It’s undeniable that social restrictions have helped to physically protect people throughout the pandemic. However, those safeguards have also reduced social interactions among us all, especially older adults. The pandemic left a greater number of older adults feeling lonely due to a reduction in their day-to-day social interactions.
The “double pandemic”
As we enter the third year of the pandemic, isolation among older adults continues to be a concern, according to a University of Washington study of social services and health care organizations. Organization leaders expected the impact of social isolation in seniors to persist well after restrictions have been lifted, leading to exacerbated mental health and neurocognitive issues.
Why senior centers are essential
“Coming here has helped me to understand that it is now time to focus on myself,” said Aurora Hurtado, 67, a Sequoia Living program participant. “At first I had many doubts, but I started to attend once a week, then I began to feel more comfortable, and now I don’t want to miss a day.”
Before the pandemic, many seniors living alone maintained active social lives, regularly visiting community centers, joining an exercise class, engaging with a faith community, or enjoying a meal with friends. Now that most older adults can participate safely in social activities, there are several ways Sequoia Living’s senior centers encourage opportunities for interactions.
Senior centers are uniquely positioned to coordinate service delivery with other agencies, mobilize resources, and develop services and activities to encourage social interactions among older adult program participants.
Hurtado began attending the Downtown Senior Center as a suggestion from her healthcare provider. In the fall of 2021, Hurtado joined the center and immediately benefited from the increase of social interactions.
Like many caregivers, Hurtado juggled her career as a Certified Nursing Assistant (CNA) and caring for a family member in Mexico until they passed away. The onset of the pandemic not only reduced her ability to travel, it also impacted her ability to continue with her career as transportation became an obstacle.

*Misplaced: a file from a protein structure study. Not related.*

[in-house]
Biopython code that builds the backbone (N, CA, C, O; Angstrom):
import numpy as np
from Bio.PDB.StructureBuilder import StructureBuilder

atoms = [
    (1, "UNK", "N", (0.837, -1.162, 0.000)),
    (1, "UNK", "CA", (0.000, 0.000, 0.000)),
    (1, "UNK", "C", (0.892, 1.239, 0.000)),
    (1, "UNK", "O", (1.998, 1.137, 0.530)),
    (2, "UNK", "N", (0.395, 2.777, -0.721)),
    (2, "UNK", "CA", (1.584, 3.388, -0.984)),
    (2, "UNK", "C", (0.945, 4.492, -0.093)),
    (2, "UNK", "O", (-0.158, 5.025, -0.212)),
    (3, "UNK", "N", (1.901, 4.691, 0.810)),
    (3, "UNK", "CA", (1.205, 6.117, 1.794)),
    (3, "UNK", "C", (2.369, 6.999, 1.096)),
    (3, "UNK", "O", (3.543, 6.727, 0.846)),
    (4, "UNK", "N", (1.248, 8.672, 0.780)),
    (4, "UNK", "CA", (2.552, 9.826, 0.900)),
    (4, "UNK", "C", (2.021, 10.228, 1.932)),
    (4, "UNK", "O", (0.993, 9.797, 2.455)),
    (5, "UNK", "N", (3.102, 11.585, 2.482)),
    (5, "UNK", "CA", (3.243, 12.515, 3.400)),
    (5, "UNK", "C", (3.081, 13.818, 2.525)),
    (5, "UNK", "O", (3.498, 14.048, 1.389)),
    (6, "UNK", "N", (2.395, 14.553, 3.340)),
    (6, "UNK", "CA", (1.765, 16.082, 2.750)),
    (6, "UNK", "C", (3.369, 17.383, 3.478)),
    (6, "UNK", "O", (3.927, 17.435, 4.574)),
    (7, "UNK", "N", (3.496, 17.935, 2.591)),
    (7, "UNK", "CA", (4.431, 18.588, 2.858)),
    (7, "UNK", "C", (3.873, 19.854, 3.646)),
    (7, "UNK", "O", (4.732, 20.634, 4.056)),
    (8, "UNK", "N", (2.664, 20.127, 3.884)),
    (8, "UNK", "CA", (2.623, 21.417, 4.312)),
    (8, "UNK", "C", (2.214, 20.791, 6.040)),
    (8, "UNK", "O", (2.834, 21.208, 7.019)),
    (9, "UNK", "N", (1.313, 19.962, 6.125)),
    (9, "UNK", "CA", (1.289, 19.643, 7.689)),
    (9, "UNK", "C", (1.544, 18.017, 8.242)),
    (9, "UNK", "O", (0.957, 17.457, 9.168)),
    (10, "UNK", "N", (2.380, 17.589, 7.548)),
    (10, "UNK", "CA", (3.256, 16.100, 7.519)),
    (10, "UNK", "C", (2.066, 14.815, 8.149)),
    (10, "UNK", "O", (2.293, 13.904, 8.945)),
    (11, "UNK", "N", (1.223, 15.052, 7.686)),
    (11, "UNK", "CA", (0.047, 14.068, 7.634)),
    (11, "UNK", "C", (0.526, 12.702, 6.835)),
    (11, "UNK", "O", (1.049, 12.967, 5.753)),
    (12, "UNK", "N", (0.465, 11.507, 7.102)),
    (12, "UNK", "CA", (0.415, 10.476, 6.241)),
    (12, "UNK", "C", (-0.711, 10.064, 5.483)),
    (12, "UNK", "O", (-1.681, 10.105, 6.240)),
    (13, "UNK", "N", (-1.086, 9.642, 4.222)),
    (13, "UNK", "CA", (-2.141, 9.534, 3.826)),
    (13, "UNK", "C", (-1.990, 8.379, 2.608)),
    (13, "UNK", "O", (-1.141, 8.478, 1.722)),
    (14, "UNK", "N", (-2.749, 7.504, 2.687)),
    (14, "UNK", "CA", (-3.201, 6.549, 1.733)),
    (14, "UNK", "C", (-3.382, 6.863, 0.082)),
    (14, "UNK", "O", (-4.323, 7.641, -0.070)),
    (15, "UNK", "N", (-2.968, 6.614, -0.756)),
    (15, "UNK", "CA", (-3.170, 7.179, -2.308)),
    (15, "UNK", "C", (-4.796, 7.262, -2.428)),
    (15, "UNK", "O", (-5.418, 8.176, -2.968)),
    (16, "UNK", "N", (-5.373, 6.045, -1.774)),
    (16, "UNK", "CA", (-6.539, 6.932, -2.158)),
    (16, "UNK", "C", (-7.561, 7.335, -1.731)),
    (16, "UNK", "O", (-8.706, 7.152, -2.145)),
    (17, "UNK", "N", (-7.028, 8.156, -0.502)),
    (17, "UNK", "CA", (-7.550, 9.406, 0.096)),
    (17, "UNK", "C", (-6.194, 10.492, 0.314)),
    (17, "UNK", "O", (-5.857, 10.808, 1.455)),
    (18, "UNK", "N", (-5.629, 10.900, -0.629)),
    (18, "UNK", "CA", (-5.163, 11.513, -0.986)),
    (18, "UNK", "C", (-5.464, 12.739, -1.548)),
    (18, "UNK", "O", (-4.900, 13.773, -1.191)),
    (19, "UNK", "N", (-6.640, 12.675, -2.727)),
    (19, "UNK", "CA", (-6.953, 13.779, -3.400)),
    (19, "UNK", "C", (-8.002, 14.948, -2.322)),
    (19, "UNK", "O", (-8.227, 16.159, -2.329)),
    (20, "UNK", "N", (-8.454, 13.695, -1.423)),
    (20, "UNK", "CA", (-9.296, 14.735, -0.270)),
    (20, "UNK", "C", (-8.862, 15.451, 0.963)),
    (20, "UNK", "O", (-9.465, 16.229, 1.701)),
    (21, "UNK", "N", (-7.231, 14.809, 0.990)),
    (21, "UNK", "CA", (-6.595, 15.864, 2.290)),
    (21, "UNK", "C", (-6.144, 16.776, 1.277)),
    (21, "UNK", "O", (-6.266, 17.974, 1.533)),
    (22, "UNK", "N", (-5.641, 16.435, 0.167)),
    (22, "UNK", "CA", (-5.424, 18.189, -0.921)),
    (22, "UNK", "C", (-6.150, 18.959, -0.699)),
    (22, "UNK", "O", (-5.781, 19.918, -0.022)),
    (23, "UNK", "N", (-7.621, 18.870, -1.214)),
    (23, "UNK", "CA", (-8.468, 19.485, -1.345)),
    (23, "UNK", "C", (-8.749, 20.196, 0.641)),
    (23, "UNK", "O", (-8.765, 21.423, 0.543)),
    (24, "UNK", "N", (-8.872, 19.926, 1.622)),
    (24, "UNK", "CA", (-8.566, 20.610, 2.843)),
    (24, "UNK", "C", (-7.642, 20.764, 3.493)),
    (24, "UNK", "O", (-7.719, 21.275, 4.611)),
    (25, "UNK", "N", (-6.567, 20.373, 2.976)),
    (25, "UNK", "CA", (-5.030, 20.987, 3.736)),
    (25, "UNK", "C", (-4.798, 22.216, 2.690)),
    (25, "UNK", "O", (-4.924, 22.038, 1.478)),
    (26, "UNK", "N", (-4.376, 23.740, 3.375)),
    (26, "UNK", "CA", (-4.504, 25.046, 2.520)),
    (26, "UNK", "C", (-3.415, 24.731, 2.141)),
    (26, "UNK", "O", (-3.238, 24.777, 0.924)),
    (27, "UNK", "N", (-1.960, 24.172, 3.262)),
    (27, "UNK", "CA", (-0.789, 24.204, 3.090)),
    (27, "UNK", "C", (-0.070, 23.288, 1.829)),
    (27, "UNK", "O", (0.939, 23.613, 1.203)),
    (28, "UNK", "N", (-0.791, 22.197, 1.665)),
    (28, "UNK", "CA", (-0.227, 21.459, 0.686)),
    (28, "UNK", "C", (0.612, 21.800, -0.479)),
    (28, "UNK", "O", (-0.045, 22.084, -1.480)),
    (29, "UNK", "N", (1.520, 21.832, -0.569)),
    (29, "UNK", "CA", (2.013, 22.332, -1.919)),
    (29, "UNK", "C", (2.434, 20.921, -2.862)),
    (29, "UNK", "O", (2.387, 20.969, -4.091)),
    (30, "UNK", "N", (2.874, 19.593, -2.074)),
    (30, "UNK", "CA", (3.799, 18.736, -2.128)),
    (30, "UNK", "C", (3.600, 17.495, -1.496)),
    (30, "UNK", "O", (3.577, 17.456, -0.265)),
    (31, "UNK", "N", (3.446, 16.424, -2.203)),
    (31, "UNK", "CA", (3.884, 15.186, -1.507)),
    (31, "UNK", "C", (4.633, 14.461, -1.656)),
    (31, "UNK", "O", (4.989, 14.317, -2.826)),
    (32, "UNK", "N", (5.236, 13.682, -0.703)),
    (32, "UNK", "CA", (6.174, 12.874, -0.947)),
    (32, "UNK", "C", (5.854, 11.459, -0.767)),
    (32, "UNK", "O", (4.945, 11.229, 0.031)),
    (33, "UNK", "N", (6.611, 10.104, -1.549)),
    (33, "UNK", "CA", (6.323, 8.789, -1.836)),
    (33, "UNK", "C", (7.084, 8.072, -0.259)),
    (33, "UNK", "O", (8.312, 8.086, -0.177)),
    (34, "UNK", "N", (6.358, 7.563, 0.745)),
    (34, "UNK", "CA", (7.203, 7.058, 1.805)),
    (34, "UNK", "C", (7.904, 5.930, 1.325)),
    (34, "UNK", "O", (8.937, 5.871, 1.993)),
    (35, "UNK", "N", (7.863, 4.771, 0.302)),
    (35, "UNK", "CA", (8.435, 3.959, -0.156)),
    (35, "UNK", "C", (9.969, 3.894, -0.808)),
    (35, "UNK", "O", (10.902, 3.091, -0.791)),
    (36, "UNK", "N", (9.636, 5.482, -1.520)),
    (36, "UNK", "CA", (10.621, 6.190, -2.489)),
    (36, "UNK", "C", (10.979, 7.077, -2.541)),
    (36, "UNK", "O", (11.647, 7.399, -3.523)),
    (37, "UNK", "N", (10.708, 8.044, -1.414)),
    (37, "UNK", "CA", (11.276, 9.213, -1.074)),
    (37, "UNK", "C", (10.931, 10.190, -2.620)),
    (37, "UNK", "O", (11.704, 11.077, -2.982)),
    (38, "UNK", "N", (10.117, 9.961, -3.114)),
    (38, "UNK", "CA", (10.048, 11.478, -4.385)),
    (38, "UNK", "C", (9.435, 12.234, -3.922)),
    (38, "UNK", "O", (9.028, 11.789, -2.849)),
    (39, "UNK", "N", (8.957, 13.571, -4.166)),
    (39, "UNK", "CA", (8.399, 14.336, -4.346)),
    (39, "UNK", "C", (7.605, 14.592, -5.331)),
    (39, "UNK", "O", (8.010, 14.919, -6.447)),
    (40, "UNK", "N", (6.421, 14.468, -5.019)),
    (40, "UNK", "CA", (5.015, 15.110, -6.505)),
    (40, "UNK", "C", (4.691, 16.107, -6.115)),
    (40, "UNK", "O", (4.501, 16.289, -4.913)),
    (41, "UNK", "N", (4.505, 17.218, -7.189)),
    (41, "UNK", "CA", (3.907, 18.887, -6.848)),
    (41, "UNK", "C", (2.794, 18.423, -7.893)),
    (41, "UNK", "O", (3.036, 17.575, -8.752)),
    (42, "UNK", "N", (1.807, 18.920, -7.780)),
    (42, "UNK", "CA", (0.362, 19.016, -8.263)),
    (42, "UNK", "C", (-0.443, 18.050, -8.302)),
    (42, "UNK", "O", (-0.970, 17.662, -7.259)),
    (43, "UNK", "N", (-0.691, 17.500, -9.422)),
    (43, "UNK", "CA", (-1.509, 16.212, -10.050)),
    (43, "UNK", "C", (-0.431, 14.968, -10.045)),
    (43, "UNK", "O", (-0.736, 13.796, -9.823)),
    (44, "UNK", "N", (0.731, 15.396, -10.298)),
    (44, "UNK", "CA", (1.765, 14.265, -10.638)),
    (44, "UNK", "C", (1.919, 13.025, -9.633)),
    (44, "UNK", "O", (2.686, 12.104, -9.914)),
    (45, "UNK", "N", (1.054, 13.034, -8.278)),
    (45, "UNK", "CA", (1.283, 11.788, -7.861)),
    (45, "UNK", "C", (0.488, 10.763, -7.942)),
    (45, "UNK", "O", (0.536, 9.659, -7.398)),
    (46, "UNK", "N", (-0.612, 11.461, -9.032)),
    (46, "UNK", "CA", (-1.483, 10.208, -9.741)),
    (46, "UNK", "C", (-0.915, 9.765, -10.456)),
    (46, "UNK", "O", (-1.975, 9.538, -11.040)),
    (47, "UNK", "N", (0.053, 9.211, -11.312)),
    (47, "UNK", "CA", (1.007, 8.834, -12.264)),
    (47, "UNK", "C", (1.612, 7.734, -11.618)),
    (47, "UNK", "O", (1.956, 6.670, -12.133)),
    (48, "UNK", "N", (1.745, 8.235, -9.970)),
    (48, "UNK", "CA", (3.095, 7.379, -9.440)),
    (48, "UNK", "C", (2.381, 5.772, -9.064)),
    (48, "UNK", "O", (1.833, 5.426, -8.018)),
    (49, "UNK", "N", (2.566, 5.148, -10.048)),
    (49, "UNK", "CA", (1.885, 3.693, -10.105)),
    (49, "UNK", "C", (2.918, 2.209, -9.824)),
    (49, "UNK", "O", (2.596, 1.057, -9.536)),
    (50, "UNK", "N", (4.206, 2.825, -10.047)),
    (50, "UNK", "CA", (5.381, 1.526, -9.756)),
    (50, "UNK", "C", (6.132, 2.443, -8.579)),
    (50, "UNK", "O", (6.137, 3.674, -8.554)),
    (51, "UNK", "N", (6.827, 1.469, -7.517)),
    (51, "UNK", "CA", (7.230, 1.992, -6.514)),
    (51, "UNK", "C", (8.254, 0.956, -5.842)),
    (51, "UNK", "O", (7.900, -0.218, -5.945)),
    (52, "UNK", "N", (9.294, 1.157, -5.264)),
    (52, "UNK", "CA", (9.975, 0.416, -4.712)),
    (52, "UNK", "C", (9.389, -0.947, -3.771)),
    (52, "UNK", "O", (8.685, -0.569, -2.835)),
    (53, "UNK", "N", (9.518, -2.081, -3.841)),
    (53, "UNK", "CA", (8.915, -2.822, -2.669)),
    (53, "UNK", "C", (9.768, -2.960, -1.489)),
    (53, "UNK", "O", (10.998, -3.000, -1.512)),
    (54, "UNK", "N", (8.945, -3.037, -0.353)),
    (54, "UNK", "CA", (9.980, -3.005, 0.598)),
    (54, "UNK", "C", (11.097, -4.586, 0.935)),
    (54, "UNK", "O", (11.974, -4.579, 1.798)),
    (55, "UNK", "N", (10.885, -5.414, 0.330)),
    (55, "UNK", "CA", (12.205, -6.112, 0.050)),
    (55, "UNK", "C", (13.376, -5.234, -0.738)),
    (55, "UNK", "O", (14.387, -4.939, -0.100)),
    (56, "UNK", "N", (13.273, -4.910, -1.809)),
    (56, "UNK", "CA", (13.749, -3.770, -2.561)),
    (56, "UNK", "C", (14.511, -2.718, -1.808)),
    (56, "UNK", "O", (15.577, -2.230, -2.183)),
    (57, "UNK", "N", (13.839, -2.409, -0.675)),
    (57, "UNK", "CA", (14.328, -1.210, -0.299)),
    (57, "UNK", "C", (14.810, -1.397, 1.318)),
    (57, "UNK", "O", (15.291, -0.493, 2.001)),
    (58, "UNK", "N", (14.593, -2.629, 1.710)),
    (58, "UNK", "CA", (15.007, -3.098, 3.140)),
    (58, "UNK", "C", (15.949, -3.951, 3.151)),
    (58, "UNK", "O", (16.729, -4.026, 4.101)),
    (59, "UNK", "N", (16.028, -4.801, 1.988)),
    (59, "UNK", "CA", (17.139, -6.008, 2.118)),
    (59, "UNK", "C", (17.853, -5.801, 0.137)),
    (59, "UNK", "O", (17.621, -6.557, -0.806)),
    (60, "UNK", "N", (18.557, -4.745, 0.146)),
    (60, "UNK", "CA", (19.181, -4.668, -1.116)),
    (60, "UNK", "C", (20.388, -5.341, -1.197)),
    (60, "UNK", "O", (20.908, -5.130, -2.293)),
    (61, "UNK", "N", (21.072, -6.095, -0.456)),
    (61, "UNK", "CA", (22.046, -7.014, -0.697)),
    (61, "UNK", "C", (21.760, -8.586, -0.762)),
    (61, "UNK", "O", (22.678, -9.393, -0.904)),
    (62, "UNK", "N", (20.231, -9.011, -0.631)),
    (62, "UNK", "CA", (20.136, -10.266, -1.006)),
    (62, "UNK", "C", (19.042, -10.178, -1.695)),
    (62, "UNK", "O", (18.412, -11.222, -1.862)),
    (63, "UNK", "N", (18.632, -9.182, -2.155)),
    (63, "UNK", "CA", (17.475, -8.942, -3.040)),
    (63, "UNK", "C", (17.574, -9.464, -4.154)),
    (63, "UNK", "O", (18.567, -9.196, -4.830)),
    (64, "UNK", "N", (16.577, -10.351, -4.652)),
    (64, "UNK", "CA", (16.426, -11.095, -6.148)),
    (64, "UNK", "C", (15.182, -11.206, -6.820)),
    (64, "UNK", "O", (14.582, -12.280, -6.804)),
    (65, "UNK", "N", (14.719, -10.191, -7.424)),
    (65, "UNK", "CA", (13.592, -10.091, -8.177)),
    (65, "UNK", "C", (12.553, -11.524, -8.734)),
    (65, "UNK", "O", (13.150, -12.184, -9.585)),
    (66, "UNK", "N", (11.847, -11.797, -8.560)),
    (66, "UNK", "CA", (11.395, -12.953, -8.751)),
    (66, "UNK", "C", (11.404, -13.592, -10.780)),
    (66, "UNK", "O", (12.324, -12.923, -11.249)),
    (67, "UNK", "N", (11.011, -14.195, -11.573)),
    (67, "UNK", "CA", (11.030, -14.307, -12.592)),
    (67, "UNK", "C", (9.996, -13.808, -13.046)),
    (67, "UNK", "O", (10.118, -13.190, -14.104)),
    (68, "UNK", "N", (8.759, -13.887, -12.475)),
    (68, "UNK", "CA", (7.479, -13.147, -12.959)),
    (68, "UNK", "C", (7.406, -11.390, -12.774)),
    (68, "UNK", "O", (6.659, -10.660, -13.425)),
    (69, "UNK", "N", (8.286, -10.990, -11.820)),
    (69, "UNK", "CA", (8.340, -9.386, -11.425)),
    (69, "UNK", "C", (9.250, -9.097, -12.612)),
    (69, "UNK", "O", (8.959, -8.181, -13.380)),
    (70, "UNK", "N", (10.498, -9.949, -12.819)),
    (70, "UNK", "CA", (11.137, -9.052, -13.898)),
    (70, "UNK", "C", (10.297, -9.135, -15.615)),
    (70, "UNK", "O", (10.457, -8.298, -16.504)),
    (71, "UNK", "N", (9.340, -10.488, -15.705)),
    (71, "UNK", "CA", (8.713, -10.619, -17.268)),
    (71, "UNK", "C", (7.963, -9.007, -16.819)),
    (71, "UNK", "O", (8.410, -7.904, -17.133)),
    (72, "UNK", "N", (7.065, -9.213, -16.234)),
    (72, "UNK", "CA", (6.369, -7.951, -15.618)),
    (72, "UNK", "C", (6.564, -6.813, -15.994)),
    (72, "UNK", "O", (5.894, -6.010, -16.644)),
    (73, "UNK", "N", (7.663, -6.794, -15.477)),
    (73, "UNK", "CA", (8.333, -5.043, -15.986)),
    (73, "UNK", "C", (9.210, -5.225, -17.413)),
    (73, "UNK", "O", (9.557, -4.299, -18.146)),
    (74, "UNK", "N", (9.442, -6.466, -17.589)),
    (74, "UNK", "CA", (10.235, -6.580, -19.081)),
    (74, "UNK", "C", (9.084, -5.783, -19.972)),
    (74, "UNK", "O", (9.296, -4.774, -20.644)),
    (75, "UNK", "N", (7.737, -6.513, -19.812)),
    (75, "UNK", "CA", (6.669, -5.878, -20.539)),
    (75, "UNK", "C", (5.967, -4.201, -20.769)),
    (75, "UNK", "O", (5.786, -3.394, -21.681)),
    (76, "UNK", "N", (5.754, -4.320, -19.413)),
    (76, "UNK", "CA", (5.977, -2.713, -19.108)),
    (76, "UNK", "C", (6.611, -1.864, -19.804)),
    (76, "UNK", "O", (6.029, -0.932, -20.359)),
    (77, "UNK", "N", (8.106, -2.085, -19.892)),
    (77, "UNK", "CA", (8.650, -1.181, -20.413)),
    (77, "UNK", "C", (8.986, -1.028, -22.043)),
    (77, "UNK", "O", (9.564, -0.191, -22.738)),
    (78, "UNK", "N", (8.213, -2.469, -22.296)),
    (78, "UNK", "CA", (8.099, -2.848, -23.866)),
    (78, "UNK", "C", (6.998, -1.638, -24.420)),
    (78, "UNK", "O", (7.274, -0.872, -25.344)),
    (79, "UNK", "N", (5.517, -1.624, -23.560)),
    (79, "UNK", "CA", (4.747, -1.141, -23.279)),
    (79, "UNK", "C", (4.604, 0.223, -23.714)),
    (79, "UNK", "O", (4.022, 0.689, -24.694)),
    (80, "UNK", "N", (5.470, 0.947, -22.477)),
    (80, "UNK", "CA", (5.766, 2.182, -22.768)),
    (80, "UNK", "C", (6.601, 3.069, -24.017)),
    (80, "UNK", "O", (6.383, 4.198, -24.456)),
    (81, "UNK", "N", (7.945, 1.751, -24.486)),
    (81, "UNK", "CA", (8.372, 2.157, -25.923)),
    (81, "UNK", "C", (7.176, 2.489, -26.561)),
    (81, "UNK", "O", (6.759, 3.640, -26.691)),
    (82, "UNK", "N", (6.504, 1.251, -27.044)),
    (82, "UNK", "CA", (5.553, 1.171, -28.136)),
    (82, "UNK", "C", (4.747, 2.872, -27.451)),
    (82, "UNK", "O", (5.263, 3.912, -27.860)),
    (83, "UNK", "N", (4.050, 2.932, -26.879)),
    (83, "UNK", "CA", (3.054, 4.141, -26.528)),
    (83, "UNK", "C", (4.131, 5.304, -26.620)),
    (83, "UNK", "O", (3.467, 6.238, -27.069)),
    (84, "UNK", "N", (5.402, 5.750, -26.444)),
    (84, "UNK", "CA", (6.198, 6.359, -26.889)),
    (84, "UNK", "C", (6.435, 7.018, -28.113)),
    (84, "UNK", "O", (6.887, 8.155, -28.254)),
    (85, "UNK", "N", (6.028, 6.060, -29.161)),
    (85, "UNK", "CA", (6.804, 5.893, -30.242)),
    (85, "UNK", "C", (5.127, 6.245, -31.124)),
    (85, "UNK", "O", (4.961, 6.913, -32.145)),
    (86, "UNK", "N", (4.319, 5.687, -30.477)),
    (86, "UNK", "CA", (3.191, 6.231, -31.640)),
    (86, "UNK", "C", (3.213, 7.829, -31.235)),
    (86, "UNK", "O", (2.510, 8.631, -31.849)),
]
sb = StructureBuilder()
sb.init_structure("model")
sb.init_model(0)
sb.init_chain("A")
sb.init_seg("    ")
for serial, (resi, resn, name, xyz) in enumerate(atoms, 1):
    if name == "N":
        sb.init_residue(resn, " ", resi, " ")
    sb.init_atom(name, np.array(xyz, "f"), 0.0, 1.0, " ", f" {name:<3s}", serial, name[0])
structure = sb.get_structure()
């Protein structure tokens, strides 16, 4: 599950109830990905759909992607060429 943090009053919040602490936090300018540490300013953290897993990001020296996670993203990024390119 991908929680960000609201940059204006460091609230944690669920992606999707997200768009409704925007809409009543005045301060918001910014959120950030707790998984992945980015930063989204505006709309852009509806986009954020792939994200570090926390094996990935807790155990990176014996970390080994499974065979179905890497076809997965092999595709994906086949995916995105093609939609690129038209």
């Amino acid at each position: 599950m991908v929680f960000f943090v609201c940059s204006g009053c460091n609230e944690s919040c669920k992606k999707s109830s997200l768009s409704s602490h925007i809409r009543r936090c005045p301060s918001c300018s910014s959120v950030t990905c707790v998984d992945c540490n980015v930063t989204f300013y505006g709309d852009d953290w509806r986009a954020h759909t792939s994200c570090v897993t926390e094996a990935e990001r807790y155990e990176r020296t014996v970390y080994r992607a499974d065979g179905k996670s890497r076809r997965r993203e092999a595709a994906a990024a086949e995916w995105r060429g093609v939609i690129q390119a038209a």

“When my kids were young, I was a housekeeper. Then I became a CNA and worked for several agencies.” Working with the most vulnerable population, she found it difficult to continue working in the field. “Covid hit and I have not been able to work since.” She goes on to explain, “Covid invaded my life. Covid really made an impact on us all – it made us all change. I became depressed.”
At the senior center, Hurtado discovered activities she has never been exposed to, like drawing and painting, and playing bingo. She has made friends, including a walking buddy. Hurtado’s excitement and eagerness to learn has gone beyond social interactions. She also began training with a digital coach through a partnership with Community Tech Network in San Francisco. The training has boosted her confidence in utilizing her smartphone, and she is now learning to use a tablet to better connect with family.
Seeking volunteer opportunities
Volunteering among older adults is known to have a positive impact, has been linked to a more vibrant social network and increased levels of physical activity, thereby extending life expectancy. There are many ways to help your community that provide social interactions outside of your day-to-day routine. Twice a week for the past seven years, Dorie Black, 90, a resident at The Tamalpais Marin, a Sequoia Living Life Care Community, has volunteered as a reading tutor for school-aged kids.
Through a Sequoia Living and AARP partnership, the Experience Corps Bay Area program matches volunteer tutors, aged 50 and older, with children in grades K-3 who need extra help in reading. “Being a reading tutor has given me a purpose and a routine,” said Black. “I have been tutoring for about seven years and during this time, I have tutored about 18 children.”
The program launched in 2007 in a single school. Today, Experience Corps Bay Area serves thousands of students throughout Marin, San Francisco, San Mateo, and Sonoma counties. For more on the program, click here.
Senior living can help older adults overcome loneliness
Choosing a senior living community can be a daunting task for older adults and their caregivers. Determining the right fit and services is crucial, which is why many chose a Life Plan retirement community.
Sequoia Living’s four Life Plan communities include The Sequoias Portola Valley, The Sequoias San Francisco, The Tamalpais Marin, and Viamonte at Walnut Creek. Each community offers the full continuum of care. These communities attract active seniors who desire a lifestyle with full-service amenities such as dining, transportation, activities, group outings, fitness classes, and more.
Our programs and services help older adults remain social and avoid isolation. If you would like to donate or learn more about Sequoia Living’s work in the community, click here.